Race, Nation Building, and the Development of National Identity in Twentieth Century Argentina

Persistent Link:
http://hdl.handle.net/10150/156889
Title:
Race, Nation Building, and the Development of National Identity in Twentieth Century Argentina
Author:
Adams, Alyssa Susan Brideweser
Issue Date:
Dec-2010
Publisher:
The University of Arizona.
Rights:
Copyright © is held by the author. Digital access to this material is made possible by the University Libraries, University of Arizona. Further transmission, reproduction or presentation (such as public display or performance) of protected items is prohibited except with permission of the author.
Abstract:
In my work, I contend that an elite group of intellectuals and officials known as the Generation 1880 led a number of governmental reforms that affected the Argentine self-identity in racialized terms. I argue that Generation 1880 scholars instituted these reforms in order to pursue their own economic interests and maintain social dominance. In the first section of the thesis, I discuss the influences that affected the Generation 1880's construction of their social model. I focus on why Generation 1880 came to define this social model in racialized terms. In the second section of the thesis, I show how social and legal reforms led by Generation 1880 officials enacted the group's racial ideology. Then I examine the way in which these reforms--based upon the elites' racial ideology--effected citizens living in Argentina. Throughout the paper I analyze the way in which Generation 1880's policies affected Argentine self-identity. I maintain that the social pressures exerted by elites, which delineated acceptable from unacceptable social behavior, effected how citizens in Argentina acted. In time, Generation 1880's race-based policies came to define Argentine identity and the traits of the ideal Argentine citizen in racialized terms.
Type:
text; Electronic Thesis
Degree Name:
B.A.
Degree Level:
bachelors
Degree Program:
Honors College; History
Degree Grantor:
University of Arizona

Full metadata record

DC FieldValue Language
dc.language.isoenen_US
dc.titleRace, Nation Building, and the Development of National Identity in Twentieth Century Argentinaen_US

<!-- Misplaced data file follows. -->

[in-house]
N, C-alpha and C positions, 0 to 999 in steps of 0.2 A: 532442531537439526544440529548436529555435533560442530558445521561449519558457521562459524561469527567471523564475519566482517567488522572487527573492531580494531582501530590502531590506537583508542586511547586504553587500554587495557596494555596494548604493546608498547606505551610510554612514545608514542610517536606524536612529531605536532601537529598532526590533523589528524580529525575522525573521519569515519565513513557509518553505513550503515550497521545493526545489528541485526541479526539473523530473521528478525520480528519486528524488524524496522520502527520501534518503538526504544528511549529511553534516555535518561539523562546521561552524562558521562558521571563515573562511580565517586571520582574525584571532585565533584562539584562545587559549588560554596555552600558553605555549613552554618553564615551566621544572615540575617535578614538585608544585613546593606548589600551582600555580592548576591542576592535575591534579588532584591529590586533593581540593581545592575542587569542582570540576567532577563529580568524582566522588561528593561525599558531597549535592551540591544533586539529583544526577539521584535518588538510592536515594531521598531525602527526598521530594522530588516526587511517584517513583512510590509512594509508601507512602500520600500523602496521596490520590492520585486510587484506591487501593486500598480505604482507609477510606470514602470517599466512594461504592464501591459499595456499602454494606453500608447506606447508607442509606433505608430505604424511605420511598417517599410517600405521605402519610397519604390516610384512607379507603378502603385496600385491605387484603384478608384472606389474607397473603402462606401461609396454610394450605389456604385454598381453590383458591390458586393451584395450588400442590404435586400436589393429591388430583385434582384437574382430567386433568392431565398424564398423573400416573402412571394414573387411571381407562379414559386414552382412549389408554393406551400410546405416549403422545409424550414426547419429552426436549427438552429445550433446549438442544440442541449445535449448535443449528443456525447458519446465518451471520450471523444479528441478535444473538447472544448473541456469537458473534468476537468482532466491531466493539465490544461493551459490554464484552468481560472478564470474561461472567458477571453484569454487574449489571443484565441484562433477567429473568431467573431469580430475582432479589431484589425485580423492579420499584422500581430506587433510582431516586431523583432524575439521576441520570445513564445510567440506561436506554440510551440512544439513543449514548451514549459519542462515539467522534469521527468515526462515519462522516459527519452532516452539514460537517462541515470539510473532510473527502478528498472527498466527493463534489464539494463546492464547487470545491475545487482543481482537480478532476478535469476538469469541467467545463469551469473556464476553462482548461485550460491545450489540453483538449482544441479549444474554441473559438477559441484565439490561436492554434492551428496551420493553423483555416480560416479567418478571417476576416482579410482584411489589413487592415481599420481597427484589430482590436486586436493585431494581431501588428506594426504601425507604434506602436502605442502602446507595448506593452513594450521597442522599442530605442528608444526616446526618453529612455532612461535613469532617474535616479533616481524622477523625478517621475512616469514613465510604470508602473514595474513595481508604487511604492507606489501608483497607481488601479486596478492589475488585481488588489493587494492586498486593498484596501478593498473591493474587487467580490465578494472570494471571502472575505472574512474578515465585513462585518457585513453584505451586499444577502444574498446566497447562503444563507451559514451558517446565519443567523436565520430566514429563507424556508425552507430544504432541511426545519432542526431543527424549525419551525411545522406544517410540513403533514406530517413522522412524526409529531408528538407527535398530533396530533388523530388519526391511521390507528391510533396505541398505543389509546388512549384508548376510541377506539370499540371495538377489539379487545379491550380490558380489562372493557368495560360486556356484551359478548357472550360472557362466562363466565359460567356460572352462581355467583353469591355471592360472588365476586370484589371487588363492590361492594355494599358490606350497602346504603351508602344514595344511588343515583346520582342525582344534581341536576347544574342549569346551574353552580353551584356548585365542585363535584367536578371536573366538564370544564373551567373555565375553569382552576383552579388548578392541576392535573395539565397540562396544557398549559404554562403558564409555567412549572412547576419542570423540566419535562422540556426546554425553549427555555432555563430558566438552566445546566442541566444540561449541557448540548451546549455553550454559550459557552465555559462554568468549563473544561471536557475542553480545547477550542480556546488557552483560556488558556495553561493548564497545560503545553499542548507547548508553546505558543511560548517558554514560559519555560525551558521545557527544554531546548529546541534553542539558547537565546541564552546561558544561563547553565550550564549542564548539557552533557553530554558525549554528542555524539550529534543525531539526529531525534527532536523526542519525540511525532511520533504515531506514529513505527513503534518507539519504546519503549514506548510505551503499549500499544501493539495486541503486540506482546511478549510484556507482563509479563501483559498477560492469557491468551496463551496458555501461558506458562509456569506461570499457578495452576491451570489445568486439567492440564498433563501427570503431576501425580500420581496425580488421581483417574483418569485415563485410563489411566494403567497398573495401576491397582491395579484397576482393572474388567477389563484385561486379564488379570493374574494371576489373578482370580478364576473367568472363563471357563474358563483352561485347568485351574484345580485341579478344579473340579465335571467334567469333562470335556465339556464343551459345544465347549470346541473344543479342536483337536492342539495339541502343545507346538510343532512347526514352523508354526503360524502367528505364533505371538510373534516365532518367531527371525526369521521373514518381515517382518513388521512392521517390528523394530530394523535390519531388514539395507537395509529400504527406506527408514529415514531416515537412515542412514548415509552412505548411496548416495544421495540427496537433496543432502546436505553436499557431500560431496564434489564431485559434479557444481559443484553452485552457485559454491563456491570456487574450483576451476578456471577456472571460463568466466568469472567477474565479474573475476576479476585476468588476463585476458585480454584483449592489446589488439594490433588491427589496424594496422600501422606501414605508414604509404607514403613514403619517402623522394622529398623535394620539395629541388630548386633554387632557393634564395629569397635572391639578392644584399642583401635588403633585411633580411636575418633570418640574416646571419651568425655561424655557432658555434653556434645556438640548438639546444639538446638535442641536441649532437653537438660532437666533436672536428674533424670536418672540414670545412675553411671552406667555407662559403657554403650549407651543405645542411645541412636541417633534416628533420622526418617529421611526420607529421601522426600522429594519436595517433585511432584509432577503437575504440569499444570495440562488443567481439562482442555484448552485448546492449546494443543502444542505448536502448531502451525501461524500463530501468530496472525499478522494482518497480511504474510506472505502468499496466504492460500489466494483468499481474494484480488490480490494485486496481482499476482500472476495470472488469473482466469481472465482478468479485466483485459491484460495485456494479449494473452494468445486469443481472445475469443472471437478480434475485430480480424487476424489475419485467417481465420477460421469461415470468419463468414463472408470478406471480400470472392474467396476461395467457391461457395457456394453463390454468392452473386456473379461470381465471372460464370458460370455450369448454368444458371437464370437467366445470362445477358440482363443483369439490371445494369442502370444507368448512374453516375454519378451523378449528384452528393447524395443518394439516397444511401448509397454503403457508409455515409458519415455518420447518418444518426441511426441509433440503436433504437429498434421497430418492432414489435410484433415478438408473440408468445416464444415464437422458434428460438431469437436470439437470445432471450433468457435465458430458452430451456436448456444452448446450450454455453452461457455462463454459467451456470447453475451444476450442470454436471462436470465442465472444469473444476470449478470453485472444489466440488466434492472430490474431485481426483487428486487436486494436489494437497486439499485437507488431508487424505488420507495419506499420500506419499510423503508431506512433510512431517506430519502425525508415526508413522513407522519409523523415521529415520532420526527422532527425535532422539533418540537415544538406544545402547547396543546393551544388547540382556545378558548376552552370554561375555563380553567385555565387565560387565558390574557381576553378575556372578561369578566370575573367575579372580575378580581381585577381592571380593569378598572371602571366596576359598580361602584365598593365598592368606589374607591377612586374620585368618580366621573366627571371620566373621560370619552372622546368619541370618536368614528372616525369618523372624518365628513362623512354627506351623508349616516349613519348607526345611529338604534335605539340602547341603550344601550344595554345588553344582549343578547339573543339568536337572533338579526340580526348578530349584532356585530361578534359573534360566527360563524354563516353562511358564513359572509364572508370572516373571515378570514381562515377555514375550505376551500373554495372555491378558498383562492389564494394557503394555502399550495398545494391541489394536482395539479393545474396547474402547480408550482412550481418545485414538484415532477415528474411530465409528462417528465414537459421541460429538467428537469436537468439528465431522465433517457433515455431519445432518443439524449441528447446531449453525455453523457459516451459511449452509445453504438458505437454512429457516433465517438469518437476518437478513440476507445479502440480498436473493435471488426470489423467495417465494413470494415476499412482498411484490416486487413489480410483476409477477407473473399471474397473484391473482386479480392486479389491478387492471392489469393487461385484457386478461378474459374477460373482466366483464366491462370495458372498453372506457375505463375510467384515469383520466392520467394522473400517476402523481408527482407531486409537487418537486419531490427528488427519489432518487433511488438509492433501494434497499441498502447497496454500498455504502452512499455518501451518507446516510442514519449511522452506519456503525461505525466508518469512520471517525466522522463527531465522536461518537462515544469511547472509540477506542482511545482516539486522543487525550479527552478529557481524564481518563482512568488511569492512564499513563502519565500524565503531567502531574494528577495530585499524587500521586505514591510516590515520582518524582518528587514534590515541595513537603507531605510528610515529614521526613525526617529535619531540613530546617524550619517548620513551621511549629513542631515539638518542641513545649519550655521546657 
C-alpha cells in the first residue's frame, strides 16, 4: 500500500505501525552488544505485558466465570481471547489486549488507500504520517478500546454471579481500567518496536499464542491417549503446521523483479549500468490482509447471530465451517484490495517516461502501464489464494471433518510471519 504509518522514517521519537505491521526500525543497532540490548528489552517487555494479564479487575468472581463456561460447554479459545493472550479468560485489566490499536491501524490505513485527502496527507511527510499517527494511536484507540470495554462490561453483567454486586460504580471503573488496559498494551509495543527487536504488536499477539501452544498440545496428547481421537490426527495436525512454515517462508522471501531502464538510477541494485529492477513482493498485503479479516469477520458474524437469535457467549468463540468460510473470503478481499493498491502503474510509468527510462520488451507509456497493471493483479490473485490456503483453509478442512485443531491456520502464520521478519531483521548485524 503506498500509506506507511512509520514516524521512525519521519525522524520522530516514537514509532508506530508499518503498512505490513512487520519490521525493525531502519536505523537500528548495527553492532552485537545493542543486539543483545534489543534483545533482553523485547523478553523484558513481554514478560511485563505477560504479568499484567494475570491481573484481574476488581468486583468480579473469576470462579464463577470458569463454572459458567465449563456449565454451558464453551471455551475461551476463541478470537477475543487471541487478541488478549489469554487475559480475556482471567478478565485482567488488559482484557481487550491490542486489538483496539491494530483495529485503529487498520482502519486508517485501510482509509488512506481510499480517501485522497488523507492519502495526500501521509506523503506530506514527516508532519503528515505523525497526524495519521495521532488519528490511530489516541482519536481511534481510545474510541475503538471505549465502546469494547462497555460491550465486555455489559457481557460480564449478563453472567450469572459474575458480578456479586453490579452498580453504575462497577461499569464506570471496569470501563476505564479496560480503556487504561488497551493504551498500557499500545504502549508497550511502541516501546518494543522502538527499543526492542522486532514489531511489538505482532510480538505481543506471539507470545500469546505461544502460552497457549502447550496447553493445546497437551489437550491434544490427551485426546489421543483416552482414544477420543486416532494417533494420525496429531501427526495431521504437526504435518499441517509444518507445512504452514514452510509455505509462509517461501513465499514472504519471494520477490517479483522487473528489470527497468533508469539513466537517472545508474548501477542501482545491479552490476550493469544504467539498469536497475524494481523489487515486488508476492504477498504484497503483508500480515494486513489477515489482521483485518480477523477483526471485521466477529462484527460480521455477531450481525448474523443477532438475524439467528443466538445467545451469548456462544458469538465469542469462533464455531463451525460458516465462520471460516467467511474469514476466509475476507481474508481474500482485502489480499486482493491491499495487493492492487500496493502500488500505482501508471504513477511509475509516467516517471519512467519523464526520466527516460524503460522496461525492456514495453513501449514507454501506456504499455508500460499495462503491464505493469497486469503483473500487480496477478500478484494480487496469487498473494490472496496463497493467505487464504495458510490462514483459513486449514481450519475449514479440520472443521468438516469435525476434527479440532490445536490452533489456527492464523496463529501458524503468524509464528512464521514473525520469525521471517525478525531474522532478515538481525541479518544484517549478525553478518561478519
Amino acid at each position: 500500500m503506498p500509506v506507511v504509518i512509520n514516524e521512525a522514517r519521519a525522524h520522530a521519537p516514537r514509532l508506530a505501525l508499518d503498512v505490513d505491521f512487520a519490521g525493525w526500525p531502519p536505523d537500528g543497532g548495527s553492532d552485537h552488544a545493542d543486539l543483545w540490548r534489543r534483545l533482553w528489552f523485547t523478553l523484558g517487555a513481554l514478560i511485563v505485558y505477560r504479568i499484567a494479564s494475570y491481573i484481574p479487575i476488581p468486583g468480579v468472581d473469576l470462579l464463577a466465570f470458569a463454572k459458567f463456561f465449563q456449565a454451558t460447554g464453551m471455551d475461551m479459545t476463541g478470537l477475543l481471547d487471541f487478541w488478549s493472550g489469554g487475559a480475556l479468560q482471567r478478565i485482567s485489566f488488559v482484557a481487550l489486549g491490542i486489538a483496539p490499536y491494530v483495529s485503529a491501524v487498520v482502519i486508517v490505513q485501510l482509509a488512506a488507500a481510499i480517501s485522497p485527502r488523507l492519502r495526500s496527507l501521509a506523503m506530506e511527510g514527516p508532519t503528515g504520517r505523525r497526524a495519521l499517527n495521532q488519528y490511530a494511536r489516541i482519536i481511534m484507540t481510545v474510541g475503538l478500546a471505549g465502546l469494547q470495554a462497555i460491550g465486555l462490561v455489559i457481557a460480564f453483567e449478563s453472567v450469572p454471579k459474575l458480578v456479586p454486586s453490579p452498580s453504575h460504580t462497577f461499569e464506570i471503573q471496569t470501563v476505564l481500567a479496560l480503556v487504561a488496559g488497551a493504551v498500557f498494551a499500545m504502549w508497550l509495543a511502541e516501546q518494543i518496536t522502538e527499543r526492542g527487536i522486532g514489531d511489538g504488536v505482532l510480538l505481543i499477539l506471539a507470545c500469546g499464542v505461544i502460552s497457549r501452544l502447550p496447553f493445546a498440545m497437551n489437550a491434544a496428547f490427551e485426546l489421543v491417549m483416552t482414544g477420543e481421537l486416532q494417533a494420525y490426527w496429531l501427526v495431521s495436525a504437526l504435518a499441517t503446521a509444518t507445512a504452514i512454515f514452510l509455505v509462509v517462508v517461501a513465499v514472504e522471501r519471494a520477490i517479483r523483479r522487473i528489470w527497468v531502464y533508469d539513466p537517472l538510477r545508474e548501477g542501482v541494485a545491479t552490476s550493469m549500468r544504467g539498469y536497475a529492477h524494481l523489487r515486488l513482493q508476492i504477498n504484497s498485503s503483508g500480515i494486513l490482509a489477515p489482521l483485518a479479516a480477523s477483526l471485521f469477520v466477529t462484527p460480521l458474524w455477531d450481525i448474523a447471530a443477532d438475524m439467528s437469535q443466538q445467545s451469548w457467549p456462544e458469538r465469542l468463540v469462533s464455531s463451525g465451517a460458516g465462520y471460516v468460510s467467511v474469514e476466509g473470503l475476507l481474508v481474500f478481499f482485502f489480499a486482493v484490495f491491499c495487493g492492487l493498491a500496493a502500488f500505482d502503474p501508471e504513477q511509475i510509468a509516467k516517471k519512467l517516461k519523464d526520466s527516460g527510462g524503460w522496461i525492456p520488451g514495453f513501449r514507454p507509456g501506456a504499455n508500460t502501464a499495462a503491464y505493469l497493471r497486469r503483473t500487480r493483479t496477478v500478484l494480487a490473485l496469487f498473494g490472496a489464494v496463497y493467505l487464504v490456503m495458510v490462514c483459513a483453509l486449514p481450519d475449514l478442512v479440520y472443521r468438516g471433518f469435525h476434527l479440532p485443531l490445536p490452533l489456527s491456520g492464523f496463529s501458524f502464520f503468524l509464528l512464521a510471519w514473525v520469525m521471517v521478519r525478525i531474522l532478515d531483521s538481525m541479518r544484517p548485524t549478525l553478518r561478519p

dc.creatorAdams, Alyssa Susan Brideweseren_US
dc.contributor.authorAdams, Alyssa Susan Brideweseren_US
dc.date.issued2010-12-
dc.publisherThe University of Arizona.en_US
dc.rightsCopyright © is held by the author. Digital access to this material is made possible by the University Libraries, University of Arizona. Further transmission, reproduction or presentation (such as public display or performance) of protected items is prohibited except with permission of the author.en_US
dc.description.abstractIn my work, I contend that an elite group of intellectuals and officials known as the Generation 1880 led a number of governmental reforms that affected the Argentine self-identity in racialized terms. I argue that Generation 1880 scholars instituted these reforms in order to pursue their own economic interests and maintain social dominance. In the first section of the thesis, I discuss the influences that affected the Generation 1880's construction of their social model. I focus on why Generation 1880 came to define this social model in racialized terms. In the second section of the thesis, I show how social and legal reforms led by Generation 1880 officials enacted the group's racial ideology. Then I examine the way in which these reforms--based upon the elites' racial ideology--effected citizens living in Argentina. Throughout the paper I analyze the way in which Generation 1880's policies affected Argentine self-identity. I maintain that the social pressures exerted by elites, which delineated acceptable from unacceptable social behavior, effected how citizens in Argentina acted. In time, Generation 1880's race-based policies came to define Argentine identity and the traits of the ideal Argentine citizen in racialized terms.en_US
dc.typetexten_US
dc.typeElectronic Thesisen_US
thesis.degree.nameB.A.en_US
thesis.degree.levelbachelorsen_US
thesis.degree.disciplineHonors Collegeen_US
thesis.degree.disciplineHistoryen_US
thesis.degree.grantorUniversity of Arizonaen_US
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